1. The subject of a photo is less important than the emotion or story that the photo provides the viewer.

We also hear this about other products and services; people don’t want to read a book so much as they want to be entertained; many people buy Apple products for the ‘cool factor’, not the tech specs. The bottom line is that we want people to react in a positive way to what we do, and a good story helps them do that.

2. If you are trying to shoot the kind of photos that are selling, how are you going to differentiate yourself from all the hundreds or thousands of others doing the same?

So true, especially when your product is approaching commodity status. These days we differentiate our products and services through our voice, or the personal touch we put on them. Shoot (or do) what you love and the money will follow (or so they say ;-).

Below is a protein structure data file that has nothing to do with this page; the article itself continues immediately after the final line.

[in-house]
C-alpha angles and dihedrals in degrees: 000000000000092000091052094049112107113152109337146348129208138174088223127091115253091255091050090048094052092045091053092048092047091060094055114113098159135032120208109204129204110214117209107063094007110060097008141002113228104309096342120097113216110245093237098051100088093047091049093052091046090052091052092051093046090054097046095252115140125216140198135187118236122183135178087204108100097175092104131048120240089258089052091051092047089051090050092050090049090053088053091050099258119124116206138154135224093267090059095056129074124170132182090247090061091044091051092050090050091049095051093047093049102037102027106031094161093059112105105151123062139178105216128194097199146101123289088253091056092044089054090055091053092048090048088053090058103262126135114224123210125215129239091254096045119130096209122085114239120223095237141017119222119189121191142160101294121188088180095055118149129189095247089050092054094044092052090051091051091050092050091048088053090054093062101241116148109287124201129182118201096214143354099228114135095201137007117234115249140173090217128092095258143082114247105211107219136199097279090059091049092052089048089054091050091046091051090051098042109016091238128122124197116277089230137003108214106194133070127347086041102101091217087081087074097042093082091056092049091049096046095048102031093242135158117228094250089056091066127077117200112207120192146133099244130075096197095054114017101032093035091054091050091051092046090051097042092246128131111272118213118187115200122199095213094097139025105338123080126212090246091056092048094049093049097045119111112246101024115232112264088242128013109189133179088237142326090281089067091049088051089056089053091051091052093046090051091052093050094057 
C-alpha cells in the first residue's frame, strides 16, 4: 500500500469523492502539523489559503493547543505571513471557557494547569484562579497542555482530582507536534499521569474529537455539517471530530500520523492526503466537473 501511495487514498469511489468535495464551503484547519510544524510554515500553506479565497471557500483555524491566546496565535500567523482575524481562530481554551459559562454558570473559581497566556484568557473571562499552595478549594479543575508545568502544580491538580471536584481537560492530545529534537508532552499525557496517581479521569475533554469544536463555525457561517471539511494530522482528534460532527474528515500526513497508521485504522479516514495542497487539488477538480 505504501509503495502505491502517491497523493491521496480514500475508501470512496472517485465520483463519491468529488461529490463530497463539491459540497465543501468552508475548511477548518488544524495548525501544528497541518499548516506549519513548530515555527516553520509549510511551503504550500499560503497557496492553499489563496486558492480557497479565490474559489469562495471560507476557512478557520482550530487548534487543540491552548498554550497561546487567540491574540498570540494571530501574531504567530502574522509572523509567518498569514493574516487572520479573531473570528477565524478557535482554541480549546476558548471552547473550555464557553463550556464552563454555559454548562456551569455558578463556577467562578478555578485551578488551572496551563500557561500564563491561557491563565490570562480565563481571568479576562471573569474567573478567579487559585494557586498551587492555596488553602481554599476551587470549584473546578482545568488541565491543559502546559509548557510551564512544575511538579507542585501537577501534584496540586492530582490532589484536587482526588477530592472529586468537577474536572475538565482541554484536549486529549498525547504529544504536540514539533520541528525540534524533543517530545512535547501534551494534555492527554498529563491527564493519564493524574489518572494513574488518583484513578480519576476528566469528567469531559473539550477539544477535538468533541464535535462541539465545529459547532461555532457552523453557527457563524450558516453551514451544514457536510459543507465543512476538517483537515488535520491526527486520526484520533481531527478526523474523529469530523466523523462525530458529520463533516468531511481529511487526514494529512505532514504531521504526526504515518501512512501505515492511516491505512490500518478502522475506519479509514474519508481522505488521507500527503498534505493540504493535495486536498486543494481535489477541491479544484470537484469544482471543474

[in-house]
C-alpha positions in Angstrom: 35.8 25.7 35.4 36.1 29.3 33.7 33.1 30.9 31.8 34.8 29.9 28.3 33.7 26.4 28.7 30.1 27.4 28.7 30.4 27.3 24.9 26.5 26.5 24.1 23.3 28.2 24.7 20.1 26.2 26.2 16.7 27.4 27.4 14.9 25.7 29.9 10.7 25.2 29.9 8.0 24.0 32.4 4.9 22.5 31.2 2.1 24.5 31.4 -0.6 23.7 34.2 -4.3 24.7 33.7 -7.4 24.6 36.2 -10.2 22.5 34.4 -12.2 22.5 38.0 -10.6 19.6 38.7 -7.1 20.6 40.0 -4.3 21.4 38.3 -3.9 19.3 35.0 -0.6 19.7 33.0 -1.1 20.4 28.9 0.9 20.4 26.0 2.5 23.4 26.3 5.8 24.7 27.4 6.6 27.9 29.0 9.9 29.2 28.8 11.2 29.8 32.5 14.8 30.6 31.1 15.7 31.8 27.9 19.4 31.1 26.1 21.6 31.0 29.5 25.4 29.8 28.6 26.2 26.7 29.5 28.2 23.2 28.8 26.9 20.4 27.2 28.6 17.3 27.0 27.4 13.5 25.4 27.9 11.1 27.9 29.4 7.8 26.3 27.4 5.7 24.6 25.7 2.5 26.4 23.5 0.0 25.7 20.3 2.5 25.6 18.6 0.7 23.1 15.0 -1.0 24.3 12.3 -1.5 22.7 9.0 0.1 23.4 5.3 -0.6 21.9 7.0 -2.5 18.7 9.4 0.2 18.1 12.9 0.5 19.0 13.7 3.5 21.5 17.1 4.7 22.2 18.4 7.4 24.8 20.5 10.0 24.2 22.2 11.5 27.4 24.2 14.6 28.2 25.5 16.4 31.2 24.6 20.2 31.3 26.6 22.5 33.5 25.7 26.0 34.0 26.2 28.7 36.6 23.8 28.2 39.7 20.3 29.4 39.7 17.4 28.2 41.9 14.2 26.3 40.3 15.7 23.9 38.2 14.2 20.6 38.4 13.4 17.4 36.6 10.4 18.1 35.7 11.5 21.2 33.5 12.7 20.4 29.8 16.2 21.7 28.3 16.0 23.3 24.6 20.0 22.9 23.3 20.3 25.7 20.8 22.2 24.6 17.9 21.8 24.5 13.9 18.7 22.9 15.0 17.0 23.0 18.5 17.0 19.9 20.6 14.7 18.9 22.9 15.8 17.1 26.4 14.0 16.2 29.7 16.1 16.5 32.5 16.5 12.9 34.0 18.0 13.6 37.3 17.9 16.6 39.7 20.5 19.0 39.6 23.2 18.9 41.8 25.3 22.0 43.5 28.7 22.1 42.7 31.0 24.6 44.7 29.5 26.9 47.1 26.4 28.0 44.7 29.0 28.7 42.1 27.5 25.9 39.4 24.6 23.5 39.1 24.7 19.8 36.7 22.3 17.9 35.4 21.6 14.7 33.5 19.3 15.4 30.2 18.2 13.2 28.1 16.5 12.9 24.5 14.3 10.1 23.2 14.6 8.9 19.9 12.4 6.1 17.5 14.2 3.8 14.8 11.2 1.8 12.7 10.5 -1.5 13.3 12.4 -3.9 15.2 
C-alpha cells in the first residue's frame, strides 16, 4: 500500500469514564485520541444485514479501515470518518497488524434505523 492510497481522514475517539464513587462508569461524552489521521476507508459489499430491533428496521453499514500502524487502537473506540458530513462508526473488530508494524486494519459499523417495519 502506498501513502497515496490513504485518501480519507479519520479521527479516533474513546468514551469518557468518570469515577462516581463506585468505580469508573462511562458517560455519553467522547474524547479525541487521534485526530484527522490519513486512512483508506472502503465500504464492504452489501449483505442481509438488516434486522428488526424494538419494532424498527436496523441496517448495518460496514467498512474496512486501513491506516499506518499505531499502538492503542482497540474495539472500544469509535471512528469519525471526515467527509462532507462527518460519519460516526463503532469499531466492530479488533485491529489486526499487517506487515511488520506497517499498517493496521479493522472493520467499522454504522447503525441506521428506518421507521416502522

3. Wilde suggests: How can creative work have a target market? Creative work is pretty much subjective work and you never know just who is going to like it. Better to shoot or write what you love and market the hell out of it. The right clients will find you.

This is an interesting contradiction to the usual marketing wisdom, but it could very well be true. Everyone won’t want, need or even like what you create, so your job is to find those that do and pamper them as much as you can. As Jarvis says: Shoot what you love; pimp the work; repeat.

Jarvis does some amazing things, and it’s worth following his work. Just a warning‚Ķyou’ll wonder where he finds the energy to do all the stuff he does. Good stuff.

Time for a Change?

I’ve been humming and hawing about what to do next with this blog (physically, that is). It’s not that I don’t like where it’s hosted, it just seems some other options may have more flexibility or be easier to set things up. You might say I’m reassessing.